That being said, the boat has experienced 64 knot winds and several other squalls without so much as a wimper. Got a bloody nose from being run aground on an underground mountain and had to be pulled to repair and fair the front and bottom of the keel. No structural damage, no leak. Latest was a meteorological bomb experienced while crossing lake Mich last fall. 16 foot waves for a day, 8 - 10 for most of the trip. The crew suffered, but the boat was fine. So, the short answer is yes I would take the boat offshore. Long answer is, it would not be as comfortable as an island packet, but it would be more comfortable than a T-10. The boat can do it. The real question is the sailor and how comfortable he wants to be. As for size, it doesnt matter here. Any sailor undertaking an ocean passage should know enough weather tactics to avoid a hurricane. Eighty miles from the center is enough to get to winds around 40 knots, which is considered the minimum safe zone. Hurricanes come with adequate warning to do this. There is no luck. Only knowledge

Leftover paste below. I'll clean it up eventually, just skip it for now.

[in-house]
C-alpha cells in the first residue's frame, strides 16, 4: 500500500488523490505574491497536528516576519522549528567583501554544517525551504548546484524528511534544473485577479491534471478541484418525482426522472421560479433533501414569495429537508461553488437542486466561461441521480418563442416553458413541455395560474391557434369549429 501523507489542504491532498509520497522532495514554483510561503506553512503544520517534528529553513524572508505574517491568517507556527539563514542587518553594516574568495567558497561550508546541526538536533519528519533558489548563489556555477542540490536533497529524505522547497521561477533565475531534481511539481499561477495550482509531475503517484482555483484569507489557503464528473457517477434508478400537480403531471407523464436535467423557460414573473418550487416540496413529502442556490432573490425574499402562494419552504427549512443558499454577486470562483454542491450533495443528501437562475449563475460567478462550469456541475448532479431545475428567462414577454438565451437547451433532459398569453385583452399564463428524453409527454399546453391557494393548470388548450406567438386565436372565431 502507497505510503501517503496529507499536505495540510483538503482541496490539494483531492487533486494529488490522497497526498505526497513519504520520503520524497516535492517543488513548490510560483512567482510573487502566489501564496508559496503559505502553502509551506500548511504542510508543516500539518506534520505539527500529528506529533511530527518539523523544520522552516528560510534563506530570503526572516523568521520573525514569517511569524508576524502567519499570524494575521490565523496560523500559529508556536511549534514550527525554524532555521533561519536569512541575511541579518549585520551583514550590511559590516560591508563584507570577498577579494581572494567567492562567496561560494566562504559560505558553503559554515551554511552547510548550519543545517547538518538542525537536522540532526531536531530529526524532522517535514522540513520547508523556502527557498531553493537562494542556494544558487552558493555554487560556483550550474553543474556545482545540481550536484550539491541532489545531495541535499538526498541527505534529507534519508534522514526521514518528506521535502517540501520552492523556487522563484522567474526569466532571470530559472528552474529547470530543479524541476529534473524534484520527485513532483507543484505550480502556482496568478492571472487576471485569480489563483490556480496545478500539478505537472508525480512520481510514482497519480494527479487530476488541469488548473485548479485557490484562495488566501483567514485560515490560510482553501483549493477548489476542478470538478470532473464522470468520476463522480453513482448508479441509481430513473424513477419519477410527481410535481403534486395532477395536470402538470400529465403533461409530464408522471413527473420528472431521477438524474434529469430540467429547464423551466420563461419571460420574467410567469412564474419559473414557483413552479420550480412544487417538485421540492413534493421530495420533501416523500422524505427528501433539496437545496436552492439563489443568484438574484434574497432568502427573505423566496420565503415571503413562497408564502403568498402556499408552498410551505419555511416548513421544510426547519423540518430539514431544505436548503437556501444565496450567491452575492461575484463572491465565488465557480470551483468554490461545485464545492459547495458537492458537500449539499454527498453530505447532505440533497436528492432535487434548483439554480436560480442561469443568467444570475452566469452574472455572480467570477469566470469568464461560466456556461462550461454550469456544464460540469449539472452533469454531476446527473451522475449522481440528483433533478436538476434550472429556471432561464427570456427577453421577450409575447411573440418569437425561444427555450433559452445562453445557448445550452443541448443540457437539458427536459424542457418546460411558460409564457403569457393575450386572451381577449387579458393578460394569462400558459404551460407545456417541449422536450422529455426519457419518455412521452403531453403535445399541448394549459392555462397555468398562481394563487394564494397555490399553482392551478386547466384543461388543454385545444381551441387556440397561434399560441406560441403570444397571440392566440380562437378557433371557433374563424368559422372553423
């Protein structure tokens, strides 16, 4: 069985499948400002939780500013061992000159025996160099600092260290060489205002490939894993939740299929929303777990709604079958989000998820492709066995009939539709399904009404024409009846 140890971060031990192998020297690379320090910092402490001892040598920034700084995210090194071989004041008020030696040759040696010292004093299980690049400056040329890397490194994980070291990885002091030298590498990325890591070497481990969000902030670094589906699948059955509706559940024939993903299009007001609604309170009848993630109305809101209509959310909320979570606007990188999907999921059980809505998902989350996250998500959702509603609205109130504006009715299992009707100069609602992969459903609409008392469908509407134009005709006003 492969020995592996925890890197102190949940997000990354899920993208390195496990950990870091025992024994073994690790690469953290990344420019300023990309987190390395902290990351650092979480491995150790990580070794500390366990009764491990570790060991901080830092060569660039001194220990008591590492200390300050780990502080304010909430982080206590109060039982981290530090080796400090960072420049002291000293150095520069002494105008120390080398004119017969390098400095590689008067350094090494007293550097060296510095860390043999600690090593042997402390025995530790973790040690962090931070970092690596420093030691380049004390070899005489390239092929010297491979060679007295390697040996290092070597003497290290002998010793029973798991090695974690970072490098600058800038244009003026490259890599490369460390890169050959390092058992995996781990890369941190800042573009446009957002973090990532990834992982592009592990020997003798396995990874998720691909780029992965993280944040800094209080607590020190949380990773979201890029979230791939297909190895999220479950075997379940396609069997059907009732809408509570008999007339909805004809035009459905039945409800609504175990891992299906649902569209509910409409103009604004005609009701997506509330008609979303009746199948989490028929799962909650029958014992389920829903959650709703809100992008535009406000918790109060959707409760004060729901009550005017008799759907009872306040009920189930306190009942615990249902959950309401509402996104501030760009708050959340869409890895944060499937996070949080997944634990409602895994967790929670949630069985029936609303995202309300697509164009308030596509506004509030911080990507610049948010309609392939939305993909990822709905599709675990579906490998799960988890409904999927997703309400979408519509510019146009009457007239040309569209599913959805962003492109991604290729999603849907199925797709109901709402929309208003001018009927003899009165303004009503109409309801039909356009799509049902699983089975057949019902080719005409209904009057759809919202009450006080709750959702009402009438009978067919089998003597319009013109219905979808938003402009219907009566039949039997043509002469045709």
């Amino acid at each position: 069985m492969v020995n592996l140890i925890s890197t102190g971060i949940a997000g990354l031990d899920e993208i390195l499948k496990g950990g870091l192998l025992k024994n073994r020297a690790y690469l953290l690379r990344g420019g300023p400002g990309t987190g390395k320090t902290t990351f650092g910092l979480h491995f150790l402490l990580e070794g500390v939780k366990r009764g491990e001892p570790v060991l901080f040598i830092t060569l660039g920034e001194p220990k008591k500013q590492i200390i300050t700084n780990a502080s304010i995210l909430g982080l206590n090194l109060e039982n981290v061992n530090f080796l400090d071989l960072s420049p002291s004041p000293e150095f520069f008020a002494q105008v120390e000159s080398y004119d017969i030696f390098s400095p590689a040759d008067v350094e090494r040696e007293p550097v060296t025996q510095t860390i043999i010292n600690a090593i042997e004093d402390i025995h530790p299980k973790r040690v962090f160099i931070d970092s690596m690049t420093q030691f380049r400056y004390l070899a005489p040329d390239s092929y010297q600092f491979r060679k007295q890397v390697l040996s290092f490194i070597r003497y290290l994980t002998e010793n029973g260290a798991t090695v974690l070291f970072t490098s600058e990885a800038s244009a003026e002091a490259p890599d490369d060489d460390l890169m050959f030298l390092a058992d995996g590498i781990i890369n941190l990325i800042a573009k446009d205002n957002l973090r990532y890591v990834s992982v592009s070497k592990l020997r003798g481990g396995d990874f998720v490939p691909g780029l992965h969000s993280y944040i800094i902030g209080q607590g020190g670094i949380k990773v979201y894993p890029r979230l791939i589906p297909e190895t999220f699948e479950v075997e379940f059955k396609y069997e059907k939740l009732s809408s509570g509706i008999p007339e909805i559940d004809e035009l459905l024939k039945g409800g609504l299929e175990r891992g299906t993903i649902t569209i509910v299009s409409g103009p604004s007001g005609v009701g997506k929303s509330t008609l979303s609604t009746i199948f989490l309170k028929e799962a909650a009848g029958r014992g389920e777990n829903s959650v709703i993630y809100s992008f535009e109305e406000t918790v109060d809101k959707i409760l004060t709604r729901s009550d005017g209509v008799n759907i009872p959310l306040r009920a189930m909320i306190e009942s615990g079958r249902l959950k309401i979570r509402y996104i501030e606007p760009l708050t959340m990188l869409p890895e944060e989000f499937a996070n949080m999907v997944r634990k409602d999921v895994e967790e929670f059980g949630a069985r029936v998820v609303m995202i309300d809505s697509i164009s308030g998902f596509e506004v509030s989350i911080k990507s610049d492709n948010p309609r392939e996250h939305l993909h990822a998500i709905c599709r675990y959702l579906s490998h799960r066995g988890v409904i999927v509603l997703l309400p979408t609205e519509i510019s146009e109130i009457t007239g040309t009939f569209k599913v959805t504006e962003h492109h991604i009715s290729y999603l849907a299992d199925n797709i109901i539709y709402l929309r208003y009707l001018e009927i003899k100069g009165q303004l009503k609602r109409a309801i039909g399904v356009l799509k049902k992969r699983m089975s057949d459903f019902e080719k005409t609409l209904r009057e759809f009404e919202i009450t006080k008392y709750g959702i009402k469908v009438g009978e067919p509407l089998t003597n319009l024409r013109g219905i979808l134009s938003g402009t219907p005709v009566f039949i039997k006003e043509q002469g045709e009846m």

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post #17 of 38 Old 05-20-2010
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The Newport 30 is a good design lightly built. I passed on one for that reason. Large tanks do not make an offshore cruiser - solid construction does. Days of pounding will find the weak points, hull/deck join and bulkhead attachment. A good roomy coastal cruiser but not a good choice when one month of sailing offshore is equal to several years of weekend use.

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post #18 of 38 Old 05-29-2010
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Has anyone ever documented any offshore trips in one? I hear a lot of people trashing them, but I have never heard of one being pounded to pieces during a crossing...